The driver sits at a lower level in the current Citaro, which is not ideal for eye-to-eye contact with standing passengers. On the new Citaro the raised platform in his compartment provides space for batteries underneath, which at the same time improves weight distribution. The strengthened frame beneath the driver gives him protection in the event of a frontal collision.

The new Citaro has independent front suspension to enhance ride and handling, as well as Electronic Braking System and the option of Electronic Stability Program. The latter will become mandatory on coaches, but Mercedes-Benz also believes it could be beneficial on city buses, especially on snow and ice.

The new Citaro will not replace the current generation overnight. There are nearly 30 variations of the family, with low entry and full low floor layouts, 34-, 40-, 45- and 60-foot articulated. The four axle Capacity is performing well in Istanbul. Options include diesel, CNG, hybrid and fuel cell hybrid, not to mention left and right hand drive.

Transit authorities are already placing orders for the new Citaro with deliveries to commence in September. The two ranges will continue in parallel production to accommodate orders and tenders for the current Citaro family as well. The changeover is likely to take two years, leading up to the introduction of Euro 6.

The 40- and 60-foot articulated pre-production models were available for demonstration drives. Some of the local road surfaces were quite rough, but I travelled on the 40-foot model and was most impressed by the ride and comfort. The interior trim was practical and easy to clean, formed in ABS to car quality standards. Care had been taken to use light but strong materials to save weight. There were plenty of handrails for standing passengers. A person in a wheelchair could get on and off the bus by a ramp at the second door. The doors operate electrically, saving weight and maintenance.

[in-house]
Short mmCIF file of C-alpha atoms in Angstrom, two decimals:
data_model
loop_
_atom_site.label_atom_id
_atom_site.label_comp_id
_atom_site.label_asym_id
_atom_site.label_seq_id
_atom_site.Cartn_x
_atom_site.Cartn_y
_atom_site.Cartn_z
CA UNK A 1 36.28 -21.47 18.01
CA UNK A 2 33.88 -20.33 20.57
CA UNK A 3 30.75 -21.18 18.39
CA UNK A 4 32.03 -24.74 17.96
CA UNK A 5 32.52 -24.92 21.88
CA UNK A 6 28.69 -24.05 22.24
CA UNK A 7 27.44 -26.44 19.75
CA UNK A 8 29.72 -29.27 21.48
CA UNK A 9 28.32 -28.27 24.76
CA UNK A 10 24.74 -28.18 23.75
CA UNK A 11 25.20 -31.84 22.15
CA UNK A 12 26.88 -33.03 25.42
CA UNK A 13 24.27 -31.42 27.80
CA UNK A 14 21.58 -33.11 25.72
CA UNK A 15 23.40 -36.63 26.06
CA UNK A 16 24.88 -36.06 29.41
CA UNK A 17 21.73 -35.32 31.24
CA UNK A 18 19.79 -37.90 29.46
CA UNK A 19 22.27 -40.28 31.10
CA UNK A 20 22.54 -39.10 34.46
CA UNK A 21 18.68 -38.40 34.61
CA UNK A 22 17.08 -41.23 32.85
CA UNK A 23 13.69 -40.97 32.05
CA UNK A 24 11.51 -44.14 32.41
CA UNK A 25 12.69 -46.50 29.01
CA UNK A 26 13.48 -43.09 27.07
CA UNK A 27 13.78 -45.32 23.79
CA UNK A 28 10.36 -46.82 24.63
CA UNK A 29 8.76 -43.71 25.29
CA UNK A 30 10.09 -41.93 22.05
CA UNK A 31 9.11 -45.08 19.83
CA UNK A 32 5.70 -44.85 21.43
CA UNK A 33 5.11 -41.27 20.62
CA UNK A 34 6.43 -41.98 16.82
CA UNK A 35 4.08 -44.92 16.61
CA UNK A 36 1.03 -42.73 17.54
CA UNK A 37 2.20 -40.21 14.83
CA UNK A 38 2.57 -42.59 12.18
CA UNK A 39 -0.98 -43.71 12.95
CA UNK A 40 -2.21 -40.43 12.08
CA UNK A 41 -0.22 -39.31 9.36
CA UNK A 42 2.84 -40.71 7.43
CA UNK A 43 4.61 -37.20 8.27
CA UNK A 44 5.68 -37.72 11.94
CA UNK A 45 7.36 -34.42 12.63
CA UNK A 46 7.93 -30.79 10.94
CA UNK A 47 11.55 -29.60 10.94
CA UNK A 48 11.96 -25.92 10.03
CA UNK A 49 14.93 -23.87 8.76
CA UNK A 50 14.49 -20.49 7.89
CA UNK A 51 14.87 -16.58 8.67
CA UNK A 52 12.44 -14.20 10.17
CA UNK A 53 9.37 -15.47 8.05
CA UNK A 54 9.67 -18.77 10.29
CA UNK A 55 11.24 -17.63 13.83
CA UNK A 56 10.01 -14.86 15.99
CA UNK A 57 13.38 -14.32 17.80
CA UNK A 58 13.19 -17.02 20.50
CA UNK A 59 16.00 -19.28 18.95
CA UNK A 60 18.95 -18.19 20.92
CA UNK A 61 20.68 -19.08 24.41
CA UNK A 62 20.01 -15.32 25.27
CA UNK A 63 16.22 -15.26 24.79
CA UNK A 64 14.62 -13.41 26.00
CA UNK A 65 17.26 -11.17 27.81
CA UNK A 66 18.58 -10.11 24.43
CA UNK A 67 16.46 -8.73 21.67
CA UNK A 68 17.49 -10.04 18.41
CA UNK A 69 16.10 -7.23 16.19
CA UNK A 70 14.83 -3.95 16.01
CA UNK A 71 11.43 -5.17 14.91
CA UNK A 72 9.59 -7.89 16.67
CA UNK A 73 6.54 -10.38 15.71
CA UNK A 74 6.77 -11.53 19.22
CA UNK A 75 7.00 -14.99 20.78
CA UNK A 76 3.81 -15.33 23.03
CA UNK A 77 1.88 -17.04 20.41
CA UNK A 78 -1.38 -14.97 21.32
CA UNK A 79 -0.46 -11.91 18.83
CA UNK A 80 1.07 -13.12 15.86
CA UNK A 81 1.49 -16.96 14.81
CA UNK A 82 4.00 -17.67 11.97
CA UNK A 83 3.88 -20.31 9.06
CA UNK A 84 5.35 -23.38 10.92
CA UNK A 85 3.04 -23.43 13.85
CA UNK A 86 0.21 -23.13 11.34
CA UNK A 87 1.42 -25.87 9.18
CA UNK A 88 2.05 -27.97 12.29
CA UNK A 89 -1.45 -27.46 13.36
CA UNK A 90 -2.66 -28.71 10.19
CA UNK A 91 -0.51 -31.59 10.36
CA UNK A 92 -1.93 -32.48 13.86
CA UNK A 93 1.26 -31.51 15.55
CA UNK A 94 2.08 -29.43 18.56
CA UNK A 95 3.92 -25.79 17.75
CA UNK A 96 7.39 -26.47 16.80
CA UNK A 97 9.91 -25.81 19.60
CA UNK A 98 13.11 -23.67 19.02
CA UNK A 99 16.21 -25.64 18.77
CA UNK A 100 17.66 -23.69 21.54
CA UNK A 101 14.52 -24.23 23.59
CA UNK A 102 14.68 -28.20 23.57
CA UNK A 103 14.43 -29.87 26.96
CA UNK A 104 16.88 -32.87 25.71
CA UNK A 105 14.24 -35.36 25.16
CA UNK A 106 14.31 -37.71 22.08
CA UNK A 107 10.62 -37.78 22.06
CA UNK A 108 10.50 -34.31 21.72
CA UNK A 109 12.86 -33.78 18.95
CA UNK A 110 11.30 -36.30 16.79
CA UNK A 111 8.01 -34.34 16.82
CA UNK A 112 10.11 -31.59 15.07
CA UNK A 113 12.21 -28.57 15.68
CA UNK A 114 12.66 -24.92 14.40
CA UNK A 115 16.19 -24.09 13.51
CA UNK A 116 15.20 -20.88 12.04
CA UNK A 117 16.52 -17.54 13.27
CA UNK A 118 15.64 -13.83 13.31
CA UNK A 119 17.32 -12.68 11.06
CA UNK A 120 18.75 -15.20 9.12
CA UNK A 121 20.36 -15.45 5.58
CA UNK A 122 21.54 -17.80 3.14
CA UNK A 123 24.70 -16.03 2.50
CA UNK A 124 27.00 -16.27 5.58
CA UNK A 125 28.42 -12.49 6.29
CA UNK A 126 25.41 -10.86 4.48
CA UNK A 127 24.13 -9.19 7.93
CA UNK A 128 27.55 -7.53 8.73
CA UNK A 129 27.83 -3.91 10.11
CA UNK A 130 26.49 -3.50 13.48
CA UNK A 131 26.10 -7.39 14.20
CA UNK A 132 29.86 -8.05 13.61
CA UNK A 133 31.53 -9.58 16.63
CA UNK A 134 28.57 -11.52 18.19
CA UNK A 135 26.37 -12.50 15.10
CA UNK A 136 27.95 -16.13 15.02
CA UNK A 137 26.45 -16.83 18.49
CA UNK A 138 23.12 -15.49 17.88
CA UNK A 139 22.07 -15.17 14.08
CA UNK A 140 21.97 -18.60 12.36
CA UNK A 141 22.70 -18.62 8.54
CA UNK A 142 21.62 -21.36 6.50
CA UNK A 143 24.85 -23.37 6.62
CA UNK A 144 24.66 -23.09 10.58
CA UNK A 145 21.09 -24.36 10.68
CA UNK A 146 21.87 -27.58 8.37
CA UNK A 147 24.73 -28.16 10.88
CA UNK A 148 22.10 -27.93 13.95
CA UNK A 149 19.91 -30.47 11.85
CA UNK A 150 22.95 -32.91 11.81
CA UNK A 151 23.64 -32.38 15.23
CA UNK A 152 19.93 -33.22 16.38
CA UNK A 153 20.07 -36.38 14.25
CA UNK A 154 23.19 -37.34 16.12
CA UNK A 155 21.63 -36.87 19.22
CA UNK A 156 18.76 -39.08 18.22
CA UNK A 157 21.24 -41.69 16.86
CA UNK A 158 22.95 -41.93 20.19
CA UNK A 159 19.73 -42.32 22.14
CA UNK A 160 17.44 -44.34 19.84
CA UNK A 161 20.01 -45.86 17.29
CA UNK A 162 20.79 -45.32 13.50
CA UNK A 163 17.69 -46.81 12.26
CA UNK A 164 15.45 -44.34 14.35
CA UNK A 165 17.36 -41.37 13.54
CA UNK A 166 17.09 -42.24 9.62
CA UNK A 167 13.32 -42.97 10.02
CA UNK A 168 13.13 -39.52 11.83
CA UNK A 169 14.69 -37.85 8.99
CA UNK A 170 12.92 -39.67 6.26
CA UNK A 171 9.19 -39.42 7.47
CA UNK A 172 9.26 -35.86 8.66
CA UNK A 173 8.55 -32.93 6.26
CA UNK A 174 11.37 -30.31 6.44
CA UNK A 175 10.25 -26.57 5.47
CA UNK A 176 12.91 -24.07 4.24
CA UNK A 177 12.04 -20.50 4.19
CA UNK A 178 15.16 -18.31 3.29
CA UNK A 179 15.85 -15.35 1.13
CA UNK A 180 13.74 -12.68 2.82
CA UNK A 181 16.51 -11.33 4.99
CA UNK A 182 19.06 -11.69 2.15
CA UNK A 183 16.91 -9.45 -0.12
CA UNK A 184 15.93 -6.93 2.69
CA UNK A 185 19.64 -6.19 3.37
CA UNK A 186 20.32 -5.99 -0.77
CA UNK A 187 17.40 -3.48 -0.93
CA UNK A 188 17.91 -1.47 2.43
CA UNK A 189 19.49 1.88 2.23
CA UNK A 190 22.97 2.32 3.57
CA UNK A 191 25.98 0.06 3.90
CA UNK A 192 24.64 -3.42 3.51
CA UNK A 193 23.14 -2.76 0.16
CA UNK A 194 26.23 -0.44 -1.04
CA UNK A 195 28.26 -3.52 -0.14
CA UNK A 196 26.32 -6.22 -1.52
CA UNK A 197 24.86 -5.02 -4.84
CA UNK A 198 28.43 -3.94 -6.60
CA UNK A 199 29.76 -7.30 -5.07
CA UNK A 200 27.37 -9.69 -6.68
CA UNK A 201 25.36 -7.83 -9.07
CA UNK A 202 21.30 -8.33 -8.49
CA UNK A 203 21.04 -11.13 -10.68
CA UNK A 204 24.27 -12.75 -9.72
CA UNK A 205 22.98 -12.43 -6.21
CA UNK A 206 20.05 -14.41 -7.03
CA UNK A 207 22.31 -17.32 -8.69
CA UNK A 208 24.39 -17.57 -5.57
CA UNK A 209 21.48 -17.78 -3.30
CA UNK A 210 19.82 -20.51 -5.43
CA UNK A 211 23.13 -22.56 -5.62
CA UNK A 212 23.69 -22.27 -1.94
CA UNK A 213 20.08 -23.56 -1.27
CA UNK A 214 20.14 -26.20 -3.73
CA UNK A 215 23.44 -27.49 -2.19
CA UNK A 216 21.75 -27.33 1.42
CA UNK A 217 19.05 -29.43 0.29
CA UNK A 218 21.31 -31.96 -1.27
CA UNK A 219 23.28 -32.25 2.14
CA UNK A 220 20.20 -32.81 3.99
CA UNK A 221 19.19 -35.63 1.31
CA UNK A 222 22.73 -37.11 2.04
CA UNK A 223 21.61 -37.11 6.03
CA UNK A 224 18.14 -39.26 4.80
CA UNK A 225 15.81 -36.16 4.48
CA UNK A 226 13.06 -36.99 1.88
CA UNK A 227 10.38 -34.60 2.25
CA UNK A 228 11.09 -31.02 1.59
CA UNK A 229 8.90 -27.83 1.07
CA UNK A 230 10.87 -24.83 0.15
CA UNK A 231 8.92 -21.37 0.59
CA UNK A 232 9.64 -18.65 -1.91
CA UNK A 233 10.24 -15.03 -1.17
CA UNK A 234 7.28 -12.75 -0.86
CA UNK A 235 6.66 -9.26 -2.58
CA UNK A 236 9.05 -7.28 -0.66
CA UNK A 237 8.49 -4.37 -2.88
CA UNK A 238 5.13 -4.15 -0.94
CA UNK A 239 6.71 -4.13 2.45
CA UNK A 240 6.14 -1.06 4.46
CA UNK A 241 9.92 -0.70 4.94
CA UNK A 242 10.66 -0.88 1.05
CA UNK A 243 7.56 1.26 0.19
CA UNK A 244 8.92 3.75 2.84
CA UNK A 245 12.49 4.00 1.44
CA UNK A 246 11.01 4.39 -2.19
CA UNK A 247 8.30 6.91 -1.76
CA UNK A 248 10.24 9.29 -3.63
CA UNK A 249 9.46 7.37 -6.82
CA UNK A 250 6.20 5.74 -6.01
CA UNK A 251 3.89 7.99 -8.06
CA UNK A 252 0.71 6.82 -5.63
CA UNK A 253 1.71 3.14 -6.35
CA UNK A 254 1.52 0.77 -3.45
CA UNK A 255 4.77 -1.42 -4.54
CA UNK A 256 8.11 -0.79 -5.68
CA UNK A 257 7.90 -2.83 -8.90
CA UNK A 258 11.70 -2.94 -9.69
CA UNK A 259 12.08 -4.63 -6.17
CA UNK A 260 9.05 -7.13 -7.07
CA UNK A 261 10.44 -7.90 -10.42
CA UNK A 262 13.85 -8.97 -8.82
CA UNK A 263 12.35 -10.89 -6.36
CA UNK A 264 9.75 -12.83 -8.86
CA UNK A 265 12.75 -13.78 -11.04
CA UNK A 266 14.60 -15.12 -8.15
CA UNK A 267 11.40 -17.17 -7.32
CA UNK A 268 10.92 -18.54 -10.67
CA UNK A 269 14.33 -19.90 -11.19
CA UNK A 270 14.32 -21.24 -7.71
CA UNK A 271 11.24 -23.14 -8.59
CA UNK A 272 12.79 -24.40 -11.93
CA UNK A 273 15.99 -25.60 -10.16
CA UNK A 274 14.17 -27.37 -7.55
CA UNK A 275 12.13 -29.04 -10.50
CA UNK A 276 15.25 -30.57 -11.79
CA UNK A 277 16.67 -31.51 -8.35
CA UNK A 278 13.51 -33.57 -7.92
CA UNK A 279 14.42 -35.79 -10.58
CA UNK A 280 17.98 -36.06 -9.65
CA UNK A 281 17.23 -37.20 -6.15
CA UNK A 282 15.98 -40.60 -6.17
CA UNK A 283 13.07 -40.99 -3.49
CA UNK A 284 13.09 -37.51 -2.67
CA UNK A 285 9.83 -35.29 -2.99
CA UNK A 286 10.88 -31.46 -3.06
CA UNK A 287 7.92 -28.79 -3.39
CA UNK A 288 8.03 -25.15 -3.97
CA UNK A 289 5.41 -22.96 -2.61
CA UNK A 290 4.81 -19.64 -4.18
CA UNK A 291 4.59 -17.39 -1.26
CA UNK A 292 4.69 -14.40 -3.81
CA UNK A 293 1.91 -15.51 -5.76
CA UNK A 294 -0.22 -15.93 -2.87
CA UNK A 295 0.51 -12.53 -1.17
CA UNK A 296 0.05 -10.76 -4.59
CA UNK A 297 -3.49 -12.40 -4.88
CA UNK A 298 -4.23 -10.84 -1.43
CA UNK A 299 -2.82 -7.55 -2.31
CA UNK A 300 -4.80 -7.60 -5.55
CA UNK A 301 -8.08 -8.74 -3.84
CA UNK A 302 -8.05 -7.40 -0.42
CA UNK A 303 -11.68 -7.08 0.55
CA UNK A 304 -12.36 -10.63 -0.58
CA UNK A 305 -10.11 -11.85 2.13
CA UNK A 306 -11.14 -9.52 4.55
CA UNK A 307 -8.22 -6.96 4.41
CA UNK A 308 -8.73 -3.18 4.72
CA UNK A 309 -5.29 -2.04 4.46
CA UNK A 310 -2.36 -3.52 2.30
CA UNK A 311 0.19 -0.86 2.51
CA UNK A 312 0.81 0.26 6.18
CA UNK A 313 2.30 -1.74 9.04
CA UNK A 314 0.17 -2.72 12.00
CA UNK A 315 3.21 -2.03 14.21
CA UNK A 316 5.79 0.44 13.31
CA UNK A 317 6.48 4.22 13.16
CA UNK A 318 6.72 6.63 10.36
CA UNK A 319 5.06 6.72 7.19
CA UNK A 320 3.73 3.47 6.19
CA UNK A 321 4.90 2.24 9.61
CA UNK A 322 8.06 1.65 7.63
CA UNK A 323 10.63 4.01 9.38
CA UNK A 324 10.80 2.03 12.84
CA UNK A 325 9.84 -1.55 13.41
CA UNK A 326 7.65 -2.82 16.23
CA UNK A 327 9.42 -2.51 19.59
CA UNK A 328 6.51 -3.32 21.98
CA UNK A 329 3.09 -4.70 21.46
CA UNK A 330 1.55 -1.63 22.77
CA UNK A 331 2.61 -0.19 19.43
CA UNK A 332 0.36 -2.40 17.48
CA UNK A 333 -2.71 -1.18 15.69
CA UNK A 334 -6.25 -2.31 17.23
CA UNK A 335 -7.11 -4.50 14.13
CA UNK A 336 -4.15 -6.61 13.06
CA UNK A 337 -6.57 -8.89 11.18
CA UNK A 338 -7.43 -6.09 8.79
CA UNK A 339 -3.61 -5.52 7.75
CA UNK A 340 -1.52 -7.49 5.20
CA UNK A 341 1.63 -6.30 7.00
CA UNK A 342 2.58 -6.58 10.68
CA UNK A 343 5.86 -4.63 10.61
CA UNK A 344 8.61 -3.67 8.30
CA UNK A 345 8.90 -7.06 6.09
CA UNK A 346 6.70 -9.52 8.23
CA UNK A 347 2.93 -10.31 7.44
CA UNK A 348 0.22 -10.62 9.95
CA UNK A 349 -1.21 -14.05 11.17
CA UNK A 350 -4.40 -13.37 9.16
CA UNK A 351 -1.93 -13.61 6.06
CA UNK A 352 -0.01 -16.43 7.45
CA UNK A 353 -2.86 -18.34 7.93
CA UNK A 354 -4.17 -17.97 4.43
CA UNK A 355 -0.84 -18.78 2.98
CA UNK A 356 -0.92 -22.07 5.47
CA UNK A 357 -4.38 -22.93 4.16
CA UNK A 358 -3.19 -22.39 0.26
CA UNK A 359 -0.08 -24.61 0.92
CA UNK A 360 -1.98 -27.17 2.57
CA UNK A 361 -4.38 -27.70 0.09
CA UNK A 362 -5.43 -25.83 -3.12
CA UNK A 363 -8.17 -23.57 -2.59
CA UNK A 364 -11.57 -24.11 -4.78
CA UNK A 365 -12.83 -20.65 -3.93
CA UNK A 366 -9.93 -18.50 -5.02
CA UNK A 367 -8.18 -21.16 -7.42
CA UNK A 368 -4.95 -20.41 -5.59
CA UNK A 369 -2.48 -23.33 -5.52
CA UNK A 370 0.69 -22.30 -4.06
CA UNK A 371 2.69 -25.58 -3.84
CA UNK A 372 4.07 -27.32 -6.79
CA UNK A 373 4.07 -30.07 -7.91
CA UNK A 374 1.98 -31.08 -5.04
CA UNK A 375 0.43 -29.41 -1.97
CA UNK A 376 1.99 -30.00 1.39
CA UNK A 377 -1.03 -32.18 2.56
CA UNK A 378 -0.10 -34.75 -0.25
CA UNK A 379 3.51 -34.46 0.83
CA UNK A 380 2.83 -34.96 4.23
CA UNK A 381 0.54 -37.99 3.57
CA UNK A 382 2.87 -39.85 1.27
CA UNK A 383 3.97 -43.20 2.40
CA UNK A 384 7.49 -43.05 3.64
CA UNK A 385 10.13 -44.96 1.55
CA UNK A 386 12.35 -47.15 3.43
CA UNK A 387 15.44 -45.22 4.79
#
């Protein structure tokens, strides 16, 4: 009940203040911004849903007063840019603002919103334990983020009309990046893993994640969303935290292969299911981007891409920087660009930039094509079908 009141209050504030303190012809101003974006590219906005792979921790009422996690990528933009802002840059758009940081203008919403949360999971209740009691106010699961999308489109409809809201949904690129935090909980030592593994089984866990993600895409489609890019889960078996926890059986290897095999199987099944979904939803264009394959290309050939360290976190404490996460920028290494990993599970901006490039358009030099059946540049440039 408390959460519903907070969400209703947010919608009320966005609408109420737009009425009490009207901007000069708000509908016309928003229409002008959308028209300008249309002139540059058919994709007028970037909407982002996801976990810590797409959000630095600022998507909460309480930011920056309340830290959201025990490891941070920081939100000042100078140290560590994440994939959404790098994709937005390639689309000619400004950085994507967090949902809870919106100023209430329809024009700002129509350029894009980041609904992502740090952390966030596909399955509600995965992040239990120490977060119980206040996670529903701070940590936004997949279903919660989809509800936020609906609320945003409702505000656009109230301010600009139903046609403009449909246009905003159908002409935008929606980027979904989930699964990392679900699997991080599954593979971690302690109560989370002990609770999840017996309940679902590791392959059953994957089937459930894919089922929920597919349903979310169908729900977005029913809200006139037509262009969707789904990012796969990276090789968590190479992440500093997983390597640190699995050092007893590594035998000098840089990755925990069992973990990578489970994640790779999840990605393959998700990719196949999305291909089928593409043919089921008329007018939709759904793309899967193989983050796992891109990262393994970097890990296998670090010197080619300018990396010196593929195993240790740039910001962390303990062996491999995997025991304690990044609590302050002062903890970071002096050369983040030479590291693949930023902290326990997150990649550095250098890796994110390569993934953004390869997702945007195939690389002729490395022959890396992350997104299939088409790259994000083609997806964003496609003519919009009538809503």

The timing of the launch of the new Citaro looks good. Renschler says the current market environment in some European countries is difficult.

“However, we have been in the business for more than 100 years,” he says. “We always look beyond economic cycles.”
He predicted that the bus business would pick up from the middle of this year, and that Daimler would sell more than 40,000 buses and chassis this year (excluding North American school buses).

Planning is difficult in the large domestic German market. Public authorities normally go to tender at the beginning of the calendar year, pressuring delivery on orders before the end of the year; which means output in Mannheim is traditionally lower during the first half of the year.

Mercedes-Benz has responded to the cyclical nature of the business in a very clever way. It reached agreement with the workforce to pay a standard weekly rate. Normally, they work fewer hours than the standard rate in the first half of the year. The company can now bank those hours to use during the second half of the year, when the workload requires extra hours. This suits the workers because they have a regular weekly income, and it suits the company because it can respond when customers want delivery on tight lead times.

The narrower European maximum width of 98.5-inch makes the new Citaro is unsuitable for North American markets. However, Orion has access to Daimler’s global bus design and production technology, so some of the innovations might filter through to your market in due course.

The first major public unveiling of the new Citaro will likely take place at Busworld Kortrijk later this year, where other European manufacturers also will introduce new products. So why not come across the pond to Belgium and see what we are doing in Europe?

Doug Jack is with Transport Resources in the United Kingdom.

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Posted by on Jul 1 2011. Filed under Letter From Europe. You can follow any responses to this entry through the RSS 2.0. You can leave a response or trackback to this entry